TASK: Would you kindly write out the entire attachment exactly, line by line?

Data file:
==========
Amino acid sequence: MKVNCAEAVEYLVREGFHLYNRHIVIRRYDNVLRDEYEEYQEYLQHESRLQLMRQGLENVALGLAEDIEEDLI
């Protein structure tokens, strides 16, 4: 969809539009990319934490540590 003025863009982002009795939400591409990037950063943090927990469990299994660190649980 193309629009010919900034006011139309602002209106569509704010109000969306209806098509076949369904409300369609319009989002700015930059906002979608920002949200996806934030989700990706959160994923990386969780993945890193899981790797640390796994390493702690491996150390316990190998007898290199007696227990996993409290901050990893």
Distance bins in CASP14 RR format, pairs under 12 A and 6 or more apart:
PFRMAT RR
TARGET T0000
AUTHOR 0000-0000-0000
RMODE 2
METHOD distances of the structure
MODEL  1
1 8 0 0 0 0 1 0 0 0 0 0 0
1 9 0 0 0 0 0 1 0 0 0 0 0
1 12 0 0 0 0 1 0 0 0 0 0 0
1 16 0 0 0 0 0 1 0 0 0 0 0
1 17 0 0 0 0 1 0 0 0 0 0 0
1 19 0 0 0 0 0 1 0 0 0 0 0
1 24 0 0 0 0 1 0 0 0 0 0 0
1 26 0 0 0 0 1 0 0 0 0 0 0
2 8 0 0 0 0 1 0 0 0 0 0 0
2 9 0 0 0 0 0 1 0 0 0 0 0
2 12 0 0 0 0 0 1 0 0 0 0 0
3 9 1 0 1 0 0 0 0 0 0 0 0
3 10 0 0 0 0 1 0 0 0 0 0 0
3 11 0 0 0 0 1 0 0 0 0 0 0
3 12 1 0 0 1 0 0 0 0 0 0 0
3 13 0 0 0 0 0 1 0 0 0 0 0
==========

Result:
Amino acid sequence: MKVNCAEAVEYLVREGFHLYNRHIVIRRYDNVLRDEYEEYQEYLQHESRLQLMRQGLENVALGLAEDIEEDLI
């Protein structure tokens, strides 16, 4: 969809539009990319934490540590 003025863009982002009795939400591409990037950063943090927990469990299994660190649980 193309629009010919900034006011139309602002209106569509704010109000969306209806098509076949369904409300369609319009989002700015930059906002979608920002949200996806934030989700990706959160994923990386969780993945890193899981790797640390796994390493702690491996150390316990190998007898290199007696227990996993409290901050990893």
Distance bins in CASP14 RR format, pairs under 12 A and 6 or more apart:
PFRMAT RR
TARGET T0000
AUTHOR 0000-0000-0000
RMODE 2
METHOD distances of the structure
MODEL  1
1 8 0 0 0 0 1 0 0 0 0 0 0
1 9 0 0 0 0 0 1 0 0 0 0 0
1 12 0 0 0 0 1 0 0 0 0 0 0
1 16 0 0 0 0 0 1 0 0 0 0 0
1 17 0 0 0 0 1 0 0 0 0 0 0
1 19 0 0 0 0 0 1 0 0 0 0 0
1 24 0 0 0 0 1 0 0 0 0 0 0
1 26 0 0 0 0 1 0 0 0 0 0 0
2 8 0 0 0 0 1 0 0 0 0 0 0
2 9 0 0 0 0 0 1 0 0 0 0 0
2 12 0 0 0 0 0 1 0 0 0 0 0
3 9 1 0 1 0 0 0 0 0 0 0 0
3 10 0 0 0 0 1 0 0 0 0 0 0
3 11 0 0 0 0 1 0 0 0 0 0 0
3 12 1 0 0 1 0 0 0 0 0 0 0
3 13 0 0 0 0 0 1 0 0 0 0 0